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Anti-Muslim incidents up three-fold in past year

Anti-Muslim incidents up three-fold in past year

A report released today by a prominent Islamic advocacy group indicates that reports of anti-Muslim incidents in the United States increased three-fold over the previous year. (Up from 366 validated reports in 2001 to 1125 this year.) The only national study of its kind also shows that almost 60,000 American Muslims have been negatively impacted by U.S. government policies since the terrorist attacks of September 11, 2001.


The Council on American-Islamic Relations' (CAIR) seventh annual study, titled "Stereotypes and Civil Liberties," outlines 1516 reports of denial of religious accommodation, harassment, discrimination, bias, threat, assault, and even several murders. That figure represents more than 2,200 individuals targeted because of actual or perceived religion and ethnicity. The majority of violent incidents occurred in the period immediately following the September 11 attacks. If post 9-11 backlash incidents are eliminated from the count, the remaining reports (525) still show a 43 percent increase over the 2001 study.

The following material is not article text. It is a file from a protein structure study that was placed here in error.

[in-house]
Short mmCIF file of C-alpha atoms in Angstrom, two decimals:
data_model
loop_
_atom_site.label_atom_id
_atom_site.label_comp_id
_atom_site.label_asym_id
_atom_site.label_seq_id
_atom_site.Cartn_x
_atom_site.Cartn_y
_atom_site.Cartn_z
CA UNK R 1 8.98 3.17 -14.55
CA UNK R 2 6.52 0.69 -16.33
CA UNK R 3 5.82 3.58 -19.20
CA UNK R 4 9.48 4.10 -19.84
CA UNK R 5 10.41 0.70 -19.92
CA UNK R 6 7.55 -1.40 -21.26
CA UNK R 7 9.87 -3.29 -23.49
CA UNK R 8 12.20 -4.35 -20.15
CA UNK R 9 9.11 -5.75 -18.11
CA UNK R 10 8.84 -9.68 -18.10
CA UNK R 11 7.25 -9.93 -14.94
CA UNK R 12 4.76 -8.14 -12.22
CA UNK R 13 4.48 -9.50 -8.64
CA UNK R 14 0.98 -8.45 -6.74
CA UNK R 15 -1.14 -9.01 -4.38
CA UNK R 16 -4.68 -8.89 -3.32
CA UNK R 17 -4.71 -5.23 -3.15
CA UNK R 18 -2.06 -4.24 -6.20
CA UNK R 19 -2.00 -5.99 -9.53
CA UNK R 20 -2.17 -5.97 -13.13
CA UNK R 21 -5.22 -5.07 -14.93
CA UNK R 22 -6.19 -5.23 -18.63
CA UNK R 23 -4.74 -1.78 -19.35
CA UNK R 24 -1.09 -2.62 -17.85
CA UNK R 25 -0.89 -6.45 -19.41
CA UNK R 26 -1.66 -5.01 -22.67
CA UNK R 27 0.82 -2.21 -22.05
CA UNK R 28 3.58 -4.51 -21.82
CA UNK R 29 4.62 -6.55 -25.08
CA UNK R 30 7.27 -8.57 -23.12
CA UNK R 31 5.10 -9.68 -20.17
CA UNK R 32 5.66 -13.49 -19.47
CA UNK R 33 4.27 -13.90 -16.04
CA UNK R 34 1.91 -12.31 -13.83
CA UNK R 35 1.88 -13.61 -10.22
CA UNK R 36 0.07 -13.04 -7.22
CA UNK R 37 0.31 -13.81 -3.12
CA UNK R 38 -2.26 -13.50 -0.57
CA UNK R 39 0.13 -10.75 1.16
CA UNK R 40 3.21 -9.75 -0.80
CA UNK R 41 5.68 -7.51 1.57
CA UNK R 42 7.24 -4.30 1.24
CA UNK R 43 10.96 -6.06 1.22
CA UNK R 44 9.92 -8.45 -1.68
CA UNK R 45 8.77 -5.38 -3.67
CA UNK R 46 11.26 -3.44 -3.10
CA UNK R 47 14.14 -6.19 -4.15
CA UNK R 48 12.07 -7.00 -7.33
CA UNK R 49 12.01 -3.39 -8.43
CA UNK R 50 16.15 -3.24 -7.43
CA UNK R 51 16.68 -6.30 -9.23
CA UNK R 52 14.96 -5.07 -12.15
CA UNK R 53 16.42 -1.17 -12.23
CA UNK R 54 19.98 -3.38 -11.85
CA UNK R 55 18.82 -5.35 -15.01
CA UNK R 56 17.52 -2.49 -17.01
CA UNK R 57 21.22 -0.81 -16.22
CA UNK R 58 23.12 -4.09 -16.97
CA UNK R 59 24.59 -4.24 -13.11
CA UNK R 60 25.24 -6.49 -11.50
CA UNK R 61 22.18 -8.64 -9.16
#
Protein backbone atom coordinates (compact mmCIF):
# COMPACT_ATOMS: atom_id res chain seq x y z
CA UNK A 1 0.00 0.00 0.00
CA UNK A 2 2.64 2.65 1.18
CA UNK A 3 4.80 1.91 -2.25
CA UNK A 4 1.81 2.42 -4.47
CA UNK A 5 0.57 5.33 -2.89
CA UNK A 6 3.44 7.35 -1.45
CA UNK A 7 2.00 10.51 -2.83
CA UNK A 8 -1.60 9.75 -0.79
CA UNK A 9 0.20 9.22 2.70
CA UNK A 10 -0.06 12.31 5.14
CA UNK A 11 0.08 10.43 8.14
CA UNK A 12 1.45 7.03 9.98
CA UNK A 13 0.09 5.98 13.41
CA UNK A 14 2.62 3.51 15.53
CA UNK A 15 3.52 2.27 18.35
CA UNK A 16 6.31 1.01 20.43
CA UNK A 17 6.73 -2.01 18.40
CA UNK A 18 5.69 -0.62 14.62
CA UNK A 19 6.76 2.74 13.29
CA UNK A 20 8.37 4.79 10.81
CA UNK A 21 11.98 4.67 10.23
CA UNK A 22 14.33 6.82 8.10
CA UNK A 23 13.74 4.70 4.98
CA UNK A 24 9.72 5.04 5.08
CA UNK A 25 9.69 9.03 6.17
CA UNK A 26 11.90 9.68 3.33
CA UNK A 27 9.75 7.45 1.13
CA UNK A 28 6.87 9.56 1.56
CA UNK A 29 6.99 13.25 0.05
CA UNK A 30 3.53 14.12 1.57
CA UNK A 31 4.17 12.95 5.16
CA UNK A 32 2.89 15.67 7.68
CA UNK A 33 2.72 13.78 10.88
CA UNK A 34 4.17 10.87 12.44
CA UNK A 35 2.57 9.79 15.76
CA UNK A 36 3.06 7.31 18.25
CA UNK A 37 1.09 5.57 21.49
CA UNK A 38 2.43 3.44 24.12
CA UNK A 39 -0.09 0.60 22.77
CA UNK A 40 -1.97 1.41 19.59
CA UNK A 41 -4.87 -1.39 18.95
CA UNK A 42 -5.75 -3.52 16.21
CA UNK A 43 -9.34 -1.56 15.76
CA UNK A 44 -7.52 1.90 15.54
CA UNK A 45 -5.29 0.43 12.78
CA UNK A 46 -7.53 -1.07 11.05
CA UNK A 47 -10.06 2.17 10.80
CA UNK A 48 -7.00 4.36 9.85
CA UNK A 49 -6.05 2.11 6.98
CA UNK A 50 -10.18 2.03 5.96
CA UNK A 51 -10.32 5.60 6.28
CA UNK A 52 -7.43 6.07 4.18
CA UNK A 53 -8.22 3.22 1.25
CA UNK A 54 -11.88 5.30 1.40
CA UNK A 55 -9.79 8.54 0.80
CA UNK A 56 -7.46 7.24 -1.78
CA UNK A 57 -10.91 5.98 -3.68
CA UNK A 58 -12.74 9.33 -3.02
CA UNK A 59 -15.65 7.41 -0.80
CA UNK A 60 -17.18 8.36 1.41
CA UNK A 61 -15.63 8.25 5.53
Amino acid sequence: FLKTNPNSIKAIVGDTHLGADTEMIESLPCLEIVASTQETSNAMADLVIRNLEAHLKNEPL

CAIR's report covers the period from March 2001, to March 2002. It is available online at http://www.cair-net.org/civilrights2002/


In addition to the direct acts of discrimination and violence, the report shows that the civil rights of almost 60,000 American Muslims were negatively impacted by government policies instituted following the 9-11
attacks. Those affected include some 1,200 Muslims who were detained nationwide, mostly on immigration charges, but who were treated as if they were terrorists, 5,000 legal visa-holders who were asked to submit to "voluntary" interrogations and an estimated 50,000 individuals who donated to American Muslim relief agencies shut down by the government.


"Muslims, like all Americans, support policies that result in genuine increases in security. Unfortunately, many of the government actions prompted by 9-11, particularly those based on ethnic and religious
profiling or stereotypes, merely create a false sense of security and preclude effective initiatives," said CAIR Executive Director Nihad Awad.


"Now is the time for the judiciary to step in and reaffirm the constitutionally-protected rights that all Americans hold dear," said Awad. Awad added that Muslims were among the victims of the September 11 attacks, they died rescuing other victims and they died in the anti-Muslim hysteria that followed the attacks.


CAIR issued its first civil rights report, called "A Rush to Judgment," within a month of the 1995 attack on the Murrah Federal Building. There are an estimated seven million Muslims in the United States.

 

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